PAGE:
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Millionaire Manhattan businessman Abe Hirschfeld said Monday that he is considering a possible run for governor on the Independence Party line, a prospect that drew derision from one leader of the new party.

Hirschfeld, 78, said some Independence Party activists have encouraged him to enter the race.

"I know I am far, far more qualified than any one of my opponents," Hirschfeld said.

Word of Hirschfeld's latest possible foray into politics came on the same day that Sen. Daniel Patrick Moynihan, appearing in Buffalo, delivered his promised endorsement of New York City Council Speaker Peter F. Vallone's bid for the Democratic nomination for governor.

While the winner of the governor's race is expected to be the candidate of the Republican or Democratic parties, the Independence Party line is considered a potential factor in the outcome of a close contest.

Hirschfeld ran unsuccessfully for the Democratic nomination for lieutenant governor in 1986; was the losing Republican candidate for Manhattan borough president last year; and was publisher of the New York Post newspaper in 1993 for 16 days.

Last year, Hirschfeld was indicted on state income tax-evasion charges. The case is still in the courts.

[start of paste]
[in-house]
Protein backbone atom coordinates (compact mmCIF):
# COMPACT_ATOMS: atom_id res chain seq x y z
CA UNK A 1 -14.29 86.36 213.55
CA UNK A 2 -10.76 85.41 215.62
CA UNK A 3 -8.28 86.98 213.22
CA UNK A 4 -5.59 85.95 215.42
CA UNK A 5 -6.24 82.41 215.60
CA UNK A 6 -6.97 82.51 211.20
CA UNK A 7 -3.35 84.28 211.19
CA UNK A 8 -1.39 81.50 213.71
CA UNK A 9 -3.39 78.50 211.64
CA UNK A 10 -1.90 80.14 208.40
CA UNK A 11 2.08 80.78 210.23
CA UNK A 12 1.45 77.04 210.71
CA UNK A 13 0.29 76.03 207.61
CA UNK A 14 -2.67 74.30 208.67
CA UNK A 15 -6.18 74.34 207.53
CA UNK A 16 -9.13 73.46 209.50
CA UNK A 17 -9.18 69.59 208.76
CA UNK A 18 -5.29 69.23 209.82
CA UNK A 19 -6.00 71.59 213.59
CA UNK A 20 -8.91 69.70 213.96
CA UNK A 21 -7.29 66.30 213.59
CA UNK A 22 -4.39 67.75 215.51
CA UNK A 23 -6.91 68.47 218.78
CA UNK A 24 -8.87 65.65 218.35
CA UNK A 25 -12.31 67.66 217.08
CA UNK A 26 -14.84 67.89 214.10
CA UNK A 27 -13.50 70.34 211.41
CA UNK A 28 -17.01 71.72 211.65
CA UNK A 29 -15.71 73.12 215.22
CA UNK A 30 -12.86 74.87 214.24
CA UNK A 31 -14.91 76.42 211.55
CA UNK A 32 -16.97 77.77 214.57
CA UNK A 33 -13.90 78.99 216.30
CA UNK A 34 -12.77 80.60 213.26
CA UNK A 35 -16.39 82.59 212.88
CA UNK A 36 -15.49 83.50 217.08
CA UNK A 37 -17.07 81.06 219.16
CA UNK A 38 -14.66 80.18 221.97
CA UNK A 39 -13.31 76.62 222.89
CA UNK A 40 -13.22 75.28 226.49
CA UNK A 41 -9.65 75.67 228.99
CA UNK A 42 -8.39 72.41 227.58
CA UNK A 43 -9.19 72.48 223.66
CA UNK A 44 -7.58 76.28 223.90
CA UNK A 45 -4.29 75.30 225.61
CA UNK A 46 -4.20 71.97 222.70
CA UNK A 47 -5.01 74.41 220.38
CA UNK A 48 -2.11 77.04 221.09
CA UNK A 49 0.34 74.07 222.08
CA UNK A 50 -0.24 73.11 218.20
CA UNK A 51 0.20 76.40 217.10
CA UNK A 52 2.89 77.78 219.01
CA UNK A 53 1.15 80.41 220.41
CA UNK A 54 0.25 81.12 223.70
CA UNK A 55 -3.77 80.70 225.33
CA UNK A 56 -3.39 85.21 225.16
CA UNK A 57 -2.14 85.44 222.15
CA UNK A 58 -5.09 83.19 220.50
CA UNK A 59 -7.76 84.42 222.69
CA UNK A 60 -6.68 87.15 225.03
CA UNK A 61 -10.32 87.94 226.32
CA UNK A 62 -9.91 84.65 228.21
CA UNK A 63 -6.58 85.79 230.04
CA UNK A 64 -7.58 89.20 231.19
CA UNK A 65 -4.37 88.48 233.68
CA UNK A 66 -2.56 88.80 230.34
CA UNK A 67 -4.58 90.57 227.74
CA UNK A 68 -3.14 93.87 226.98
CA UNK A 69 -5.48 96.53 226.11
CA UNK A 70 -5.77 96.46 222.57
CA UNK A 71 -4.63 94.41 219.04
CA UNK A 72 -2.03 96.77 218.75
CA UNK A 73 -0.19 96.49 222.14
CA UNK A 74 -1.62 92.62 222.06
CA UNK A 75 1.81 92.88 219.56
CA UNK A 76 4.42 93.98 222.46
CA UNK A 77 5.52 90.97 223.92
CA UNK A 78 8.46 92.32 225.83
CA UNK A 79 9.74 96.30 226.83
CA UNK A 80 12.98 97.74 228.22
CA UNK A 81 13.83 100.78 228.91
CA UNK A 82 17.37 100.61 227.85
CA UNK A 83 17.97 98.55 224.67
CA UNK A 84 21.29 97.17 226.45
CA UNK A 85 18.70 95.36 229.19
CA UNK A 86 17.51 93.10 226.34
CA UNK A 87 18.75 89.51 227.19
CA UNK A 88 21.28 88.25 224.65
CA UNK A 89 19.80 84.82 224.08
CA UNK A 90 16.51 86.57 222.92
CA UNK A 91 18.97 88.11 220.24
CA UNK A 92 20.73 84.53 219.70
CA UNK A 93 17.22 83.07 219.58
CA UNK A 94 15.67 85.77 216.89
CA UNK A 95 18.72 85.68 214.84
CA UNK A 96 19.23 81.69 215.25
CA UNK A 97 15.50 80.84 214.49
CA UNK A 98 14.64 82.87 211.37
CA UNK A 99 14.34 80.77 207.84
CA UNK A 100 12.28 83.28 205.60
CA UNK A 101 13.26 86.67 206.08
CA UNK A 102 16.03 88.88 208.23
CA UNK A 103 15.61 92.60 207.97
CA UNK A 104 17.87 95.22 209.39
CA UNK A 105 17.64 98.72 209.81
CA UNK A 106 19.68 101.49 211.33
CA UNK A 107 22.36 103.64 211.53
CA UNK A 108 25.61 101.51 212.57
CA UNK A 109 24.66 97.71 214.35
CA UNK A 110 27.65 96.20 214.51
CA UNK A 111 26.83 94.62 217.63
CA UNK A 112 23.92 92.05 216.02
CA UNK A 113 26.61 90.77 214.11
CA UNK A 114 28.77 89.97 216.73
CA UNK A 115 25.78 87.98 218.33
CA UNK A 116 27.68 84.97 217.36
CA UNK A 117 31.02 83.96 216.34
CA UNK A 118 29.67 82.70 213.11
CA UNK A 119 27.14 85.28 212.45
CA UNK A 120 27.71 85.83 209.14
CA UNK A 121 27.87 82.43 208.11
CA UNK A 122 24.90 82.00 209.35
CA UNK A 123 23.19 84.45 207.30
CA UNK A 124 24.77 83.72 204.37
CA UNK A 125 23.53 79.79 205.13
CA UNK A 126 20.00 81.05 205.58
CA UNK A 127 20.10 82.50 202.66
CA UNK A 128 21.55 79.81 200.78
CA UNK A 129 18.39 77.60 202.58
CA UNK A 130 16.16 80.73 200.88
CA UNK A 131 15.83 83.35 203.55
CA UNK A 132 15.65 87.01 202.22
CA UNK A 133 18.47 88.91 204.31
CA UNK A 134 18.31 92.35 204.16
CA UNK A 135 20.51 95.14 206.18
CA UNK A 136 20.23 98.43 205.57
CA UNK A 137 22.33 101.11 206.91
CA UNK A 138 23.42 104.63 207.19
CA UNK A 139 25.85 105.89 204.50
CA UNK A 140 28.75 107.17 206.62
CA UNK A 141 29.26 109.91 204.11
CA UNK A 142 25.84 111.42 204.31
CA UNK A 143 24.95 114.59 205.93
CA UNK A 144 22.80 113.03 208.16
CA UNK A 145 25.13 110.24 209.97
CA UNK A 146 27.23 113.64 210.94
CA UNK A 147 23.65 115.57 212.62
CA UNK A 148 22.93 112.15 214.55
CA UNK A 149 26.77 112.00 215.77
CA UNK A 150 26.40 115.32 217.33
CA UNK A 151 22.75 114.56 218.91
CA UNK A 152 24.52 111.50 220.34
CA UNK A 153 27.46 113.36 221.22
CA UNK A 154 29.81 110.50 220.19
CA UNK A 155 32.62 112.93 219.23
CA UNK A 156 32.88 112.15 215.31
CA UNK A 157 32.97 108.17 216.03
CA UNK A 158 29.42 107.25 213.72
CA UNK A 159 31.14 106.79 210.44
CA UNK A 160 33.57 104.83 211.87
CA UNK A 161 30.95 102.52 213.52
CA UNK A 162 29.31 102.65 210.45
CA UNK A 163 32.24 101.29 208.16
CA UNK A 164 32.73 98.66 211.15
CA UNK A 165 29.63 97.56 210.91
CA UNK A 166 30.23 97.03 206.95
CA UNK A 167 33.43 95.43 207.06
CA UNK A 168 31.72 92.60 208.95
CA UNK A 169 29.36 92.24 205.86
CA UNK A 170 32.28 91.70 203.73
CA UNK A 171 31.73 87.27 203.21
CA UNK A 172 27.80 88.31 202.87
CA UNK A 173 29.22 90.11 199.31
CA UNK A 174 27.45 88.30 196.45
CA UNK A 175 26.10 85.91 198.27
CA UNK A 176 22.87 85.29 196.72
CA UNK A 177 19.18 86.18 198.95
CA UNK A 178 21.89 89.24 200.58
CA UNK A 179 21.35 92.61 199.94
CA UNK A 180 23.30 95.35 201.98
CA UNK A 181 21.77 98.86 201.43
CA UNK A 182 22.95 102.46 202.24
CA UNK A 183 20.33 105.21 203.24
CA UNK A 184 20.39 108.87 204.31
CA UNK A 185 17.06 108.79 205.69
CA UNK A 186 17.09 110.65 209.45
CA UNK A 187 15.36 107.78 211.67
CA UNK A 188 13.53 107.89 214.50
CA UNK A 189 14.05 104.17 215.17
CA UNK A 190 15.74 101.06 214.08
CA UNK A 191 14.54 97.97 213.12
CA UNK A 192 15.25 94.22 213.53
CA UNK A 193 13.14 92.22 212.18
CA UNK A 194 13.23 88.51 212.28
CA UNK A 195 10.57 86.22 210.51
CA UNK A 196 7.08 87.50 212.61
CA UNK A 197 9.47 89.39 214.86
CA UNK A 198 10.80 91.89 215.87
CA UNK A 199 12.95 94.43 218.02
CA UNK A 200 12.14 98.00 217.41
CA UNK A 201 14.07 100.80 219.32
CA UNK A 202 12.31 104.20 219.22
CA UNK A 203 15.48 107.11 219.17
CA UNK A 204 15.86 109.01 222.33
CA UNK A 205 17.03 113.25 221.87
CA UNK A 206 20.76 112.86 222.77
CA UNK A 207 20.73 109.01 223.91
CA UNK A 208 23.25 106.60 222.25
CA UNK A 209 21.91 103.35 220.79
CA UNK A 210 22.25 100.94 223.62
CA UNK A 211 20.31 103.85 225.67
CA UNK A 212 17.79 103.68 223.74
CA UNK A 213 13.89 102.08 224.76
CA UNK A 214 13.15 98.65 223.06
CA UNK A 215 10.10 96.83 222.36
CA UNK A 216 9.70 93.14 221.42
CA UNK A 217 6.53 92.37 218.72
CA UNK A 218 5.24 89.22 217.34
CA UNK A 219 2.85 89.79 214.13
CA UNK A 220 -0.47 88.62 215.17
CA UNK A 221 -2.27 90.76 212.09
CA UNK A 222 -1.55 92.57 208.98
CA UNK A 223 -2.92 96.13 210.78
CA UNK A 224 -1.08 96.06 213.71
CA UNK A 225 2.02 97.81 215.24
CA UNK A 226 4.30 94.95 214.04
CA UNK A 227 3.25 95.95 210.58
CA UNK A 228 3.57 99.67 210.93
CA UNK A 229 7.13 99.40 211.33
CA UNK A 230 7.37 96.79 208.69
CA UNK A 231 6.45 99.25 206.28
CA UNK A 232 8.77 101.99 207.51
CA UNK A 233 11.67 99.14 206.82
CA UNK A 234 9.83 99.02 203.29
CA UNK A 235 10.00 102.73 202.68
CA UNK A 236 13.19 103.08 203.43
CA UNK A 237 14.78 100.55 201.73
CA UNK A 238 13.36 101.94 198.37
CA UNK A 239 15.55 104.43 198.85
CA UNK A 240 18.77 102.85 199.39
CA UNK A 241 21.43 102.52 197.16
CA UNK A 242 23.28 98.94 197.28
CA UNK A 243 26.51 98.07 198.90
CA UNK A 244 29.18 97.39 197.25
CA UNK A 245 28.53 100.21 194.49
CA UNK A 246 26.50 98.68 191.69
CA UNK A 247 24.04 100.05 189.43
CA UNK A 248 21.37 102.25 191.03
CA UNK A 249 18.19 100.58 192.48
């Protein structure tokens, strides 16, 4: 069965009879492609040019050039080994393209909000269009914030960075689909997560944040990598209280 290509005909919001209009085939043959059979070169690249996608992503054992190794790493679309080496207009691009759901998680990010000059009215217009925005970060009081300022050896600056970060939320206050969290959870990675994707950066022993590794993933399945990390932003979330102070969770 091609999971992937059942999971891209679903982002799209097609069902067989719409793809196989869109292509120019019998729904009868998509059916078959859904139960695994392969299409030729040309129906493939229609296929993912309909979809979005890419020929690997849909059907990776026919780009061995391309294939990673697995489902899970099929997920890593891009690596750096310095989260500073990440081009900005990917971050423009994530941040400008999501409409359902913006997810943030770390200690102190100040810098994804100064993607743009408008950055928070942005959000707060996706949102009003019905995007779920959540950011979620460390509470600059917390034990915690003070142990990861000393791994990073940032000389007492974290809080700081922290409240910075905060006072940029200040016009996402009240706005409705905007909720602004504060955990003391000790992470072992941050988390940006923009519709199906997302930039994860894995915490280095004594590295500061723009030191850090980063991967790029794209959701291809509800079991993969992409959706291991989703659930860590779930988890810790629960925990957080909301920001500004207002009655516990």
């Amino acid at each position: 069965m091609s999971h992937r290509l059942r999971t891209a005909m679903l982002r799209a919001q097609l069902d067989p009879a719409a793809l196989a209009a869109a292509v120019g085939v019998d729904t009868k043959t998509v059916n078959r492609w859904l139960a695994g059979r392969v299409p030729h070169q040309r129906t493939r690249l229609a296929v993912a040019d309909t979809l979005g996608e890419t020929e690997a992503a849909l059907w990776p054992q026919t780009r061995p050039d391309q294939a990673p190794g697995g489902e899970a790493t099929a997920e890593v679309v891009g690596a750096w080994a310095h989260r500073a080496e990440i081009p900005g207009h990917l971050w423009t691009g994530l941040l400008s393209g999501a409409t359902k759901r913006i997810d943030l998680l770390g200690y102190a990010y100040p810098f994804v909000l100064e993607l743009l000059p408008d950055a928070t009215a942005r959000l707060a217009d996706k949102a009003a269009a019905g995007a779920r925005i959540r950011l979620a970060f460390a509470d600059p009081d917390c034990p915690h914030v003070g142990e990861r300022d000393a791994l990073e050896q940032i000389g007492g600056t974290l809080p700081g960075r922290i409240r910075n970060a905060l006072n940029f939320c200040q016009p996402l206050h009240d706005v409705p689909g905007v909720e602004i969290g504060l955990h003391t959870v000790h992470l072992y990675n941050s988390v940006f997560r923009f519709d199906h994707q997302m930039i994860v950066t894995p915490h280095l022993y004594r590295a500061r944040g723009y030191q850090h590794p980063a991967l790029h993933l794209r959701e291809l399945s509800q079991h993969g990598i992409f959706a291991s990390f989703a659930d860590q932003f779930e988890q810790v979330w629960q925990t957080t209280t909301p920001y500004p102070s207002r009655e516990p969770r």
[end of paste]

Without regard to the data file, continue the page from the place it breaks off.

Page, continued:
"You can send me all the fruit in Florida, and it's not going to sway me to an Abe Hirschfeld," said Laureen Oliver, a former state chairwoman of the party.

Millionaire Rochester businessman B. Thomas Golisano was the fledgling party's candidate for governor in 1994 and managed to collect more than 217,000 votes. He said Monday that he has not ruled out running again this year for governor, but would like to see other potential candidates step forward. Hirschfeld in not among them, Golisano said.

Calling Vallone "my oldest friend in New York politics," Moynihan stood outside Buffalo's Trico Products Corp. plant Monday morning to hail Vallone for "changing the whole climate" of New York City as a major leader of city government.

"He'll do the same for the State of New York," the senator said.

Vallone chose the Trico plant on Ellicott Street to emphasize a platform that increasingly concentrates on upstate economic problems. Trico recently announced that it is considering plans that would shift its last manufacturing operations from the area. Both he and Moynihan referred to articles appearing this week in The Buffalo News outlining the loss of upstate jobs.

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